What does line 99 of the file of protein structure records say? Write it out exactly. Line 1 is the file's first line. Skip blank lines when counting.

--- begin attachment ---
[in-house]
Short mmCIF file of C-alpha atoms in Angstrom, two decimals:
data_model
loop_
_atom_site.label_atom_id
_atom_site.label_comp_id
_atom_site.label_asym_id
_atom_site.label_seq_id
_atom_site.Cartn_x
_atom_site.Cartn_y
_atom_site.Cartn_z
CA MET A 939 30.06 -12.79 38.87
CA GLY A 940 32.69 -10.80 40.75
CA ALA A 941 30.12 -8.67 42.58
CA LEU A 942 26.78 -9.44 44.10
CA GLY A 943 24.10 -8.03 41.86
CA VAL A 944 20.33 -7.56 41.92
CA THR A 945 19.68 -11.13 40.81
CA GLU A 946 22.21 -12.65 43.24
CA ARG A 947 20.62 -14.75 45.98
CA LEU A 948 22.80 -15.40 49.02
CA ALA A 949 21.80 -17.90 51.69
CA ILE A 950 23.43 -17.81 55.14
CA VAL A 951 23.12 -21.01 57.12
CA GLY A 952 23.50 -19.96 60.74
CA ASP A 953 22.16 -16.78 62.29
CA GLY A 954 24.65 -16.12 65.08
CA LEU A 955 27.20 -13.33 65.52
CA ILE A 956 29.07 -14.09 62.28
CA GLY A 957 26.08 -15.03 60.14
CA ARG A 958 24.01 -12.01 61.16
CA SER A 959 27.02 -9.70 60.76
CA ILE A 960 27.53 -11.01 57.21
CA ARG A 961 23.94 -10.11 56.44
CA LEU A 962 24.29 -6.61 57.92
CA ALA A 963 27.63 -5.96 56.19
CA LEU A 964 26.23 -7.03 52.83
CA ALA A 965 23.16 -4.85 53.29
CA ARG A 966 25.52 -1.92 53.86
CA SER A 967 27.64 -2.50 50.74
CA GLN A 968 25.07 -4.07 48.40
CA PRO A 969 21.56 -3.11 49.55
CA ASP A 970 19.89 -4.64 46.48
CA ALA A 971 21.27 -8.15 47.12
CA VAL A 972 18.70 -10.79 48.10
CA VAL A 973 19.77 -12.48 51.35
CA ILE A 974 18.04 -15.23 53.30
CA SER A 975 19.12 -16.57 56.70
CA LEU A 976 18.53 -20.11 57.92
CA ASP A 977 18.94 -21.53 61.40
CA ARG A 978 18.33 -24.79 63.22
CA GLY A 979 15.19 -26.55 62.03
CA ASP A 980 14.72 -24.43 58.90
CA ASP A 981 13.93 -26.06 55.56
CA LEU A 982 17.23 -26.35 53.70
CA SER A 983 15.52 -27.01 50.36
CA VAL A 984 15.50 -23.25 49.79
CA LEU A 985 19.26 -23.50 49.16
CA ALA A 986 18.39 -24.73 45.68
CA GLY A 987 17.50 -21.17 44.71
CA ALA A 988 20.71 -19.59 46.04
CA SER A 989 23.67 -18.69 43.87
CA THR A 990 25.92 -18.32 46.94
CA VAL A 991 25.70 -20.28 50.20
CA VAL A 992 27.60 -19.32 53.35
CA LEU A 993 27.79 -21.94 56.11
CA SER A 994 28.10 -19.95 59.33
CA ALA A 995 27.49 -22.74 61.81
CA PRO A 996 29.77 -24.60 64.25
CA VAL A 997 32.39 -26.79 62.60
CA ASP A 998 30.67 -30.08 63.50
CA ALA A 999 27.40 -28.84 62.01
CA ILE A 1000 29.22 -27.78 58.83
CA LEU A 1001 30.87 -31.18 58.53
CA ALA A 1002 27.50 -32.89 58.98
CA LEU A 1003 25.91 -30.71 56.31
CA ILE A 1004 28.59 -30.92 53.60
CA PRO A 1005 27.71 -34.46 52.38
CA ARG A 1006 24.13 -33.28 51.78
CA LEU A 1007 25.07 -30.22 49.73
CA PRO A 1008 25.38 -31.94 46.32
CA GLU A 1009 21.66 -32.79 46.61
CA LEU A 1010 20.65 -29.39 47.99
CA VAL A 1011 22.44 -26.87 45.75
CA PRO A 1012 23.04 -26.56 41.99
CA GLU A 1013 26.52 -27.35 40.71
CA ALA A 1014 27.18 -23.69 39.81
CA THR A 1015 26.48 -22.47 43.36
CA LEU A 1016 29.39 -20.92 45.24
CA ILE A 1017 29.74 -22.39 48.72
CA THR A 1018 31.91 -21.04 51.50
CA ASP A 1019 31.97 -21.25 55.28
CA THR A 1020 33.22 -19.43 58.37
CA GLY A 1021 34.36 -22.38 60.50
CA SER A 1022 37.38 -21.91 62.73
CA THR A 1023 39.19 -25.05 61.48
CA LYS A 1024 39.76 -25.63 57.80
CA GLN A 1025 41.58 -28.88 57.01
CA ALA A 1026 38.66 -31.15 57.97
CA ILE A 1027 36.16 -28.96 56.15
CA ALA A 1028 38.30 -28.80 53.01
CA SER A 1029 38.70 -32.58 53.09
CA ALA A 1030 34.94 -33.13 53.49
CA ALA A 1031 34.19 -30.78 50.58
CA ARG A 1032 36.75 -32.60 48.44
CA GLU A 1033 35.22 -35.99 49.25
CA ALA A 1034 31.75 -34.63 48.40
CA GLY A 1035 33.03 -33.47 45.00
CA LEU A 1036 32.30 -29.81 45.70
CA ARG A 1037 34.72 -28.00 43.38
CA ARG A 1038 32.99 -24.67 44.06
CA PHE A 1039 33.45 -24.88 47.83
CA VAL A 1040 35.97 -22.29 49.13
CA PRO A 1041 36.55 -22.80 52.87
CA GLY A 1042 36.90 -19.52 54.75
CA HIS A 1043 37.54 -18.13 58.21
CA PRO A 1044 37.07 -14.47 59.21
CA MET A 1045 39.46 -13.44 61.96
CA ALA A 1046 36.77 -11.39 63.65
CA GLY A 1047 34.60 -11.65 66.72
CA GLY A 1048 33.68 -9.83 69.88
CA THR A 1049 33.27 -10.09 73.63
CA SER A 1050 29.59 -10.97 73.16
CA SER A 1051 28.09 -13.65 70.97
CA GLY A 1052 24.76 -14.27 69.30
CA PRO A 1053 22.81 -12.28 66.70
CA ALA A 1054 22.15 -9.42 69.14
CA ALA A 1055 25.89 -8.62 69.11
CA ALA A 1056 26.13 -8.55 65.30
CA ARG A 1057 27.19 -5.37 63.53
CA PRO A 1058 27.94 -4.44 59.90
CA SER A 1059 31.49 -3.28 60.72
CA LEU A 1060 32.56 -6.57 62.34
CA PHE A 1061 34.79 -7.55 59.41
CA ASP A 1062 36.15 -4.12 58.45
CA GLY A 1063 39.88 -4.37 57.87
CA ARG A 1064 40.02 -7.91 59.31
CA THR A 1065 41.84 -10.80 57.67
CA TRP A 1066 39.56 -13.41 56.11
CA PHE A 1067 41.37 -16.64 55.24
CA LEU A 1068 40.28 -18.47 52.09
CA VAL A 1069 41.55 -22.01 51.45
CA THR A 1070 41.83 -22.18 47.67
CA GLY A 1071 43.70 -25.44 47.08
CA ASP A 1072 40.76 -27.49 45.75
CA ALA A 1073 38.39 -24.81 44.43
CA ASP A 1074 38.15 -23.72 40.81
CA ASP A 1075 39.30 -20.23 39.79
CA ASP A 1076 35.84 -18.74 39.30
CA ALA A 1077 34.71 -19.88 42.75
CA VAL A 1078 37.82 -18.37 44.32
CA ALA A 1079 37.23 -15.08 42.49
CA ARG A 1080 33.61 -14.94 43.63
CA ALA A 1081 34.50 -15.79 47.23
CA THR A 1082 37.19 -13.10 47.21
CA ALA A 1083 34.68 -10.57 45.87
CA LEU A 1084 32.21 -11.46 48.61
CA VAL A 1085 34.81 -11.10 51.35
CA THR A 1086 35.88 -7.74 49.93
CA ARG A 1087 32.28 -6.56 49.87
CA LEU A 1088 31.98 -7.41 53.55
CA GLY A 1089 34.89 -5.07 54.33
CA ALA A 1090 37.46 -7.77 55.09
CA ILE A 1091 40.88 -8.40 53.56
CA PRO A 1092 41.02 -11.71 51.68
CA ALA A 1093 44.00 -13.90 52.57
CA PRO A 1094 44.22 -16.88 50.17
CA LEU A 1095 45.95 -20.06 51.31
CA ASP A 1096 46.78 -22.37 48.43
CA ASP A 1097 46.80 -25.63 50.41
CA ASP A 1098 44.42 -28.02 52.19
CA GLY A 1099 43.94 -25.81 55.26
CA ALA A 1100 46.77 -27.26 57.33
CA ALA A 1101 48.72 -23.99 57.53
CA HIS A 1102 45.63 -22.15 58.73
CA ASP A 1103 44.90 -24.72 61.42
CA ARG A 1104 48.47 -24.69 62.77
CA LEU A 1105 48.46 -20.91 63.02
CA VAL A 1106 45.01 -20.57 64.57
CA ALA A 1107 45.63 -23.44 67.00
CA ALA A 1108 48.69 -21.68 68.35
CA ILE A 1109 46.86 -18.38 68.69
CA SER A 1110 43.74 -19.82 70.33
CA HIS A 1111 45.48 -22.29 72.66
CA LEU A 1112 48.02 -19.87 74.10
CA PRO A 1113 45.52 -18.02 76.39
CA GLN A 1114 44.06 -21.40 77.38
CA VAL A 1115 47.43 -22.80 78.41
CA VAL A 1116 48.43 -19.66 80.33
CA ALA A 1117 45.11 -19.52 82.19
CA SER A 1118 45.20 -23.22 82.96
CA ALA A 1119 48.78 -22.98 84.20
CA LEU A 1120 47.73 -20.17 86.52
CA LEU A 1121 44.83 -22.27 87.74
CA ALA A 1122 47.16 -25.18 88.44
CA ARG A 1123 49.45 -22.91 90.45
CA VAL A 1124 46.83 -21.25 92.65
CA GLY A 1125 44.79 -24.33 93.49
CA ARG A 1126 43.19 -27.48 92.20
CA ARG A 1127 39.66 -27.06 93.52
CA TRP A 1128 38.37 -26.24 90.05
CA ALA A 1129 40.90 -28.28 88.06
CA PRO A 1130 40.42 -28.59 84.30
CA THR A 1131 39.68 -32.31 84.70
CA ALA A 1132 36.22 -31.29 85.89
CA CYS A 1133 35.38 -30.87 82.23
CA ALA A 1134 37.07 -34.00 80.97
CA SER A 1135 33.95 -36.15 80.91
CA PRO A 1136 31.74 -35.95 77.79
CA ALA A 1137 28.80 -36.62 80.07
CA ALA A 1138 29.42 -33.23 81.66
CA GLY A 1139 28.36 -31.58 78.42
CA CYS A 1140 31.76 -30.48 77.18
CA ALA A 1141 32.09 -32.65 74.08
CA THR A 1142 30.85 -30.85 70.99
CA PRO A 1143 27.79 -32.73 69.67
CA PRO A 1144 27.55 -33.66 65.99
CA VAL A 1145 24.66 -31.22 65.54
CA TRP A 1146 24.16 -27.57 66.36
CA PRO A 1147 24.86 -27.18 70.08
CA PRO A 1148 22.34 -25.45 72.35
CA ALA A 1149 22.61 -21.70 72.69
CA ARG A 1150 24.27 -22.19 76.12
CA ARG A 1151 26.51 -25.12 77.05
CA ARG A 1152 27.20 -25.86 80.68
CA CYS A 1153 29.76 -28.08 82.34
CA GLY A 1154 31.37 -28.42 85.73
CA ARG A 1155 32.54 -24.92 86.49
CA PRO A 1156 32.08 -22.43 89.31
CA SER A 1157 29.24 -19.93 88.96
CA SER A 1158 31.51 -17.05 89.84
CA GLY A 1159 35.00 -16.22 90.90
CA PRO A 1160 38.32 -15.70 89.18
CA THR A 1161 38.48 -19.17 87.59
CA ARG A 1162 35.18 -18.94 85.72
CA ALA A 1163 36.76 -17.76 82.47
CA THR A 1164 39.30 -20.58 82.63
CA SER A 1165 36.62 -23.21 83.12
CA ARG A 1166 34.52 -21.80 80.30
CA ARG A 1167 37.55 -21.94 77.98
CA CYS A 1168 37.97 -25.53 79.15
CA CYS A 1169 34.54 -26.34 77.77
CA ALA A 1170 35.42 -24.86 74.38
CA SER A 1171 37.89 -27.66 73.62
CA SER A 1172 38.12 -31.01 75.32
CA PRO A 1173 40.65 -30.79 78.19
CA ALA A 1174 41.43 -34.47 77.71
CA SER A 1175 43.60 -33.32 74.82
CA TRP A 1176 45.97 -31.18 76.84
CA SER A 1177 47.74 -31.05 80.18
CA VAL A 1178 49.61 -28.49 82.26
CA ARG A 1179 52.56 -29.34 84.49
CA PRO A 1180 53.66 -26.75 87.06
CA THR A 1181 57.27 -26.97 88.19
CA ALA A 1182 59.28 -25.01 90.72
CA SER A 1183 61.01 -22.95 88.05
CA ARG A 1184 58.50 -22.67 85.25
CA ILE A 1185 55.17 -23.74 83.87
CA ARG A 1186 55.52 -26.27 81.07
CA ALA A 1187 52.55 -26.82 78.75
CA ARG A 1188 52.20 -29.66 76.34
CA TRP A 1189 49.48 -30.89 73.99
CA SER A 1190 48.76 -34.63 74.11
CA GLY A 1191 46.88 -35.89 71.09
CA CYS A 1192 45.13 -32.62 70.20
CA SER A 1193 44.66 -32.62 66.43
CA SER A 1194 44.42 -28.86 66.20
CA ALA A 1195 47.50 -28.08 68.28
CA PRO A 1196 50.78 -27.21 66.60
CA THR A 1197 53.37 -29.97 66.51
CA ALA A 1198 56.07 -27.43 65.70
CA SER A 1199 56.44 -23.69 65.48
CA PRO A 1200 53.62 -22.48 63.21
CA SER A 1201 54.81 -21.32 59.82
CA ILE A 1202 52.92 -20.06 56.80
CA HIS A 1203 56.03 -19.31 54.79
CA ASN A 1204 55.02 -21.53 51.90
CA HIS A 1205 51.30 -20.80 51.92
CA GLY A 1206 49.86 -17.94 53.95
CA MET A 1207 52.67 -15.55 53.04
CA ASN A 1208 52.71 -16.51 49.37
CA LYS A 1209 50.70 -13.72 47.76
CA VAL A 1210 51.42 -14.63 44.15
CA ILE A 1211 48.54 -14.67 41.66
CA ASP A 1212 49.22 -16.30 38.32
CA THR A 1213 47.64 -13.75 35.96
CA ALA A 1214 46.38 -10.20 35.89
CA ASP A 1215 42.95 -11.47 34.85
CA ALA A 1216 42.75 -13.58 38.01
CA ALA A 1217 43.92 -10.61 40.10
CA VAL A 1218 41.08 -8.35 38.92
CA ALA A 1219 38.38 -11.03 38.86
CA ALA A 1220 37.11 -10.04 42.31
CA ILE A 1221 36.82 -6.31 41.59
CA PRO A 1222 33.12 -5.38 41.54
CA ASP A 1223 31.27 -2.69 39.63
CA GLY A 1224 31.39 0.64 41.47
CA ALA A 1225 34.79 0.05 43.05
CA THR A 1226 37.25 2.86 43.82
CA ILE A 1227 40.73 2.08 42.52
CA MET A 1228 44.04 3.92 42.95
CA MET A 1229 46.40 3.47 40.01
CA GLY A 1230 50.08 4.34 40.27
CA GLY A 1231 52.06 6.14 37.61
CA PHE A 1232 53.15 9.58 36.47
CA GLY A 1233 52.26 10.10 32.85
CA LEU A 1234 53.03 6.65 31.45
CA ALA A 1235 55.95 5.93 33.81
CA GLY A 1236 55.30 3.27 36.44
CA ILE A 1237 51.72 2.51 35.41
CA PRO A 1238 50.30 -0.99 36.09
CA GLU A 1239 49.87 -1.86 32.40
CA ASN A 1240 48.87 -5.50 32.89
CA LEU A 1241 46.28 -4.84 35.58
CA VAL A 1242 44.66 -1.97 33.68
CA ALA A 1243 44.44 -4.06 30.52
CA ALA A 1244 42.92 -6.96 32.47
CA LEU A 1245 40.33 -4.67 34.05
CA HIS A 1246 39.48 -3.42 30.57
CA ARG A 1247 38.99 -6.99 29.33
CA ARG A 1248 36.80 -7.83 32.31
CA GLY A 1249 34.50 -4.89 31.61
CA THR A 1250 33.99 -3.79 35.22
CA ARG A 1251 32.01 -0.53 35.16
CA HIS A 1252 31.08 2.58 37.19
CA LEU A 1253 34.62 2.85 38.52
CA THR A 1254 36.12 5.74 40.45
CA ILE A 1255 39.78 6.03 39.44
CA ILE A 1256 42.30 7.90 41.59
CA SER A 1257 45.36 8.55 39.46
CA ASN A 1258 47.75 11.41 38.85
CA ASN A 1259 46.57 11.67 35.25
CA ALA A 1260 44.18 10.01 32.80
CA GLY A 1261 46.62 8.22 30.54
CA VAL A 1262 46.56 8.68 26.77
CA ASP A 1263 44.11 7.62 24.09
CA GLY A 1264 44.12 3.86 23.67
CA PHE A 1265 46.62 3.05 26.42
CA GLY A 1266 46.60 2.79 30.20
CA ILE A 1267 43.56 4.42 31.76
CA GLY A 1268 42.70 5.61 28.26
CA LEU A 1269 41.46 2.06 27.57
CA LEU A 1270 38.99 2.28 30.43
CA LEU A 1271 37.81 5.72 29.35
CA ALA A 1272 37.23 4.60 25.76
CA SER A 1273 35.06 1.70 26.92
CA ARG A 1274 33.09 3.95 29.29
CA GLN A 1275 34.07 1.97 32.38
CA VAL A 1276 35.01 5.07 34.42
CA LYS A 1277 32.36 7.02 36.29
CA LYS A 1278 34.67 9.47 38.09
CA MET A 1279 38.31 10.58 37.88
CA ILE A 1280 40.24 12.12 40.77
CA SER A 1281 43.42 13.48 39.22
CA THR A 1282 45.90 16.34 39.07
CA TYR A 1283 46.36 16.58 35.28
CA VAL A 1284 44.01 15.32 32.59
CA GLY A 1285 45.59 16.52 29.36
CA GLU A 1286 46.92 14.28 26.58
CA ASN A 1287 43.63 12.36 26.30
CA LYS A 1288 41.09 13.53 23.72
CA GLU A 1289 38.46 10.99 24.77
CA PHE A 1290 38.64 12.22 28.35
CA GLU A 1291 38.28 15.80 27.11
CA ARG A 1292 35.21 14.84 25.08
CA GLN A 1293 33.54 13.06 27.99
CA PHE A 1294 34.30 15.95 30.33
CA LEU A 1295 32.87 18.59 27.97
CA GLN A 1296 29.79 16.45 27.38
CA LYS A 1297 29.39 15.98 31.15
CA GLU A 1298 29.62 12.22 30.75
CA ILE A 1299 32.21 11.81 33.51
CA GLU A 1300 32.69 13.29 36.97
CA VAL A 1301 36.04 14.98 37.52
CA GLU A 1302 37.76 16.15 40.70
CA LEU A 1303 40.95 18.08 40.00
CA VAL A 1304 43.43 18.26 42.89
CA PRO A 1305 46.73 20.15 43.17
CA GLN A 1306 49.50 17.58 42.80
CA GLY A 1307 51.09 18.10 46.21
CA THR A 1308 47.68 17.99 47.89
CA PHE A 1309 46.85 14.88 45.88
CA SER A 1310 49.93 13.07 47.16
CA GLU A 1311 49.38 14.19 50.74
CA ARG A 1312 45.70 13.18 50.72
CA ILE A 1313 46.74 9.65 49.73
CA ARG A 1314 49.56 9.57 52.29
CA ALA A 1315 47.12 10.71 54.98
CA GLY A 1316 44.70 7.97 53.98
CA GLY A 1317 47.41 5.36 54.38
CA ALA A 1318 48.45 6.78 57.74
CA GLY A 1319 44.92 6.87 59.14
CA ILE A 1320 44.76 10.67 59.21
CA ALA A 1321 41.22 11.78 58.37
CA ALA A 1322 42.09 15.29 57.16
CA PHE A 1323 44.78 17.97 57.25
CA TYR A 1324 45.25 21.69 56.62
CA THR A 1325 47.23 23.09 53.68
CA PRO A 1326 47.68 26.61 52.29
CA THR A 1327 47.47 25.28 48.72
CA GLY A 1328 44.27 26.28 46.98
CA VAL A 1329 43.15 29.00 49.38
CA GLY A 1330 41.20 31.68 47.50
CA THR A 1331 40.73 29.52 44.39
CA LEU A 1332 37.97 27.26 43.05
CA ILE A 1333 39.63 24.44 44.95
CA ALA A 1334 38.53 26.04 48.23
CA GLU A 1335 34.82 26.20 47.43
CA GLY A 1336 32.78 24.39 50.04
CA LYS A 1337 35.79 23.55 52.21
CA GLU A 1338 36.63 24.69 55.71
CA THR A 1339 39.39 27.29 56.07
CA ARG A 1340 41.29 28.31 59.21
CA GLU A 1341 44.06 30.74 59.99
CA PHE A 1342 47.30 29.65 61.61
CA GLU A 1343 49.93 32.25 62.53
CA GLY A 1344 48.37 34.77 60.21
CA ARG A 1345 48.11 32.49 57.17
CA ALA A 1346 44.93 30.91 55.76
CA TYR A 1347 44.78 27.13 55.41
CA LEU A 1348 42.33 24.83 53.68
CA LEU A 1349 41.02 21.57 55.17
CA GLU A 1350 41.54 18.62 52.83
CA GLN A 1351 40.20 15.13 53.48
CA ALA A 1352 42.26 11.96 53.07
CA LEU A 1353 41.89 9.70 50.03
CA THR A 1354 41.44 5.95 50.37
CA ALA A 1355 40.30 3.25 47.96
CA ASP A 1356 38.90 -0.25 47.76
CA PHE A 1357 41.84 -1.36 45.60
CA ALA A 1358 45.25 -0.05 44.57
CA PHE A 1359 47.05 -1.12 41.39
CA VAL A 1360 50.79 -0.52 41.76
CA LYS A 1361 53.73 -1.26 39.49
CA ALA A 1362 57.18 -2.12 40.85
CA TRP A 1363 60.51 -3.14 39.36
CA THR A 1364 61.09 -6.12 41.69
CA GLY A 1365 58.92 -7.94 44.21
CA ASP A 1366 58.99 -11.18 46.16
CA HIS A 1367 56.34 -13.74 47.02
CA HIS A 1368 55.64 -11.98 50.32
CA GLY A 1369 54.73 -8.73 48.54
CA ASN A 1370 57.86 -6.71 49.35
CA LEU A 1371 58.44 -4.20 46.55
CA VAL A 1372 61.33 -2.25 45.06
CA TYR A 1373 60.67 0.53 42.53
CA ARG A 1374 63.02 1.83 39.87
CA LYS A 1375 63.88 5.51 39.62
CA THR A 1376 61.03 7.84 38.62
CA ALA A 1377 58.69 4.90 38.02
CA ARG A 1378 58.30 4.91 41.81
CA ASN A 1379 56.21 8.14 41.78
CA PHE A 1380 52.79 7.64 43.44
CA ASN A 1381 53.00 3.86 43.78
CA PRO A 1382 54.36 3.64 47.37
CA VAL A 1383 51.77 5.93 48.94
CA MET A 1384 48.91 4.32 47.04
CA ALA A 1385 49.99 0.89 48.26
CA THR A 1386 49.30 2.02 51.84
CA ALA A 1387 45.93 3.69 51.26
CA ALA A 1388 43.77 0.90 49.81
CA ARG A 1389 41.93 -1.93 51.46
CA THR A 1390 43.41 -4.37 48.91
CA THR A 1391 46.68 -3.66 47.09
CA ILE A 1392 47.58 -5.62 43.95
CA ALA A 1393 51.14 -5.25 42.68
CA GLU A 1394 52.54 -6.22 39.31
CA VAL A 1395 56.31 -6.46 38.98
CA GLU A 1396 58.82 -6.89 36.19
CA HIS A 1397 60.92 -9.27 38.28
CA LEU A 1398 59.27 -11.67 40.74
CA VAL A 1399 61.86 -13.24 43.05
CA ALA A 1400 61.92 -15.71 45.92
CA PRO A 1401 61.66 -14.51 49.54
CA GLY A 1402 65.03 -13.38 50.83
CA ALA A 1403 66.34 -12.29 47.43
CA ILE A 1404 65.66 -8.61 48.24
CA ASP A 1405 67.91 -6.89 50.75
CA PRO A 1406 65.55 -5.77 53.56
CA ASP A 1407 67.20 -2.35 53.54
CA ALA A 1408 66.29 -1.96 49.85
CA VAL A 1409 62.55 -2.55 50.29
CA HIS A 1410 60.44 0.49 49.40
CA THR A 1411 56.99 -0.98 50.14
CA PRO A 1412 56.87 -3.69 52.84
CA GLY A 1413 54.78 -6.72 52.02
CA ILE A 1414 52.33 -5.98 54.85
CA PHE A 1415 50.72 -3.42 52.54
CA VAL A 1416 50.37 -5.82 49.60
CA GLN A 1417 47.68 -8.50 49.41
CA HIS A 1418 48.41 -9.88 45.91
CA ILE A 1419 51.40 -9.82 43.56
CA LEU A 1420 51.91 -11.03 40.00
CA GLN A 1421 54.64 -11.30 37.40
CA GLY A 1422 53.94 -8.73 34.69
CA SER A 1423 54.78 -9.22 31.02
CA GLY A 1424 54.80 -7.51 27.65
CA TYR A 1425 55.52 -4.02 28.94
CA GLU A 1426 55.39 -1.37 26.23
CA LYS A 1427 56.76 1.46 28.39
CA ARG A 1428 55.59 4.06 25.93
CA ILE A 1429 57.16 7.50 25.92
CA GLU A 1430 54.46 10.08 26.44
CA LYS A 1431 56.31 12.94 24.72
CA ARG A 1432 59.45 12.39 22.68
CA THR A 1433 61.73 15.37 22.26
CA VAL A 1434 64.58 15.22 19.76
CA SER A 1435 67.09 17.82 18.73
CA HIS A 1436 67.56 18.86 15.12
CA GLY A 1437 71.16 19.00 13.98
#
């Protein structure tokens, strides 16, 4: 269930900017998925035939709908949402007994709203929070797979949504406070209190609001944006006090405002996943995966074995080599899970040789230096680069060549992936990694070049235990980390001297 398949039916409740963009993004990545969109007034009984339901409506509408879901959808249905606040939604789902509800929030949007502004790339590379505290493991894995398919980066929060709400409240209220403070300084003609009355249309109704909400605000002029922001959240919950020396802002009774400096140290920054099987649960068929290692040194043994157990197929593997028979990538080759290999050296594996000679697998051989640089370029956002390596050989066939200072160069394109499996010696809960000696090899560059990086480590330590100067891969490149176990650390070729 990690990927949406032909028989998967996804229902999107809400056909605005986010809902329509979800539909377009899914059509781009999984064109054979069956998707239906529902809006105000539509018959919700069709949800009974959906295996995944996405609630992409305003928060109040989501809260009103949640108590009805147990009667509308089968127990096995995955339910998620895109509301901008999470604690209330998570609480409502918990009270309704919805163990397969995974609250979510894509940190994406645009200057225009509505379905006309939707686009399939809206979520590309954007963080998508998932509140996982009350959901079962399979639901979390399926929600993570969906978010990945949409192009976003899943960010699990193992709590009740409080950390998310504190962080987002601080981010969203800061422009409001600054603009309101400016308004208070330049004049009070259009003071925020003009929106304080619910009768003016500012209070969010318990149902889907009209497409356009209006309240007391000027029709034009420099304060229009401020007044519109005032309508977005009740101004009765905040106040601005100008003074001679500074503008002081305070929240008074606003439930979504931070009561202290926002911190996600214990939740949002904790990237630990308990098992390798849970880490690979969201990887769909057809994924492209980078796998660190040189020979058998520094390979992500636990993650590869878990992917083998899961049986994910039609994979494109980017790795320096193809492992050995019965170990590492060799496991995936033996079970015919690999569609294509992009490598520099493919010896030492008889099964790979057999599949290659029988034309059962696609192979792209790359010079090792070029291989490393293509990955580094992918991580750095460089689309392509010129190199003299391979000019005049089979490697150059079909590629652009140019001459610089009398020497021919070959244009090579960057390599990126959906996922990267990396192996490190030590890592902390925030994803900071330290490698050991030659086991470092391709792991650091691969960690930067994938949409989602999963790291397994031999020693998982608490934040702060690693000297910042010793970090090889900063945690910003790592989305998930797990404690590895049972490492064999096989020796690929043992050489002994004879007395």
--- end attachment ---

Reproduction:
CA ALA A 1026 38.66 -31.15 57.97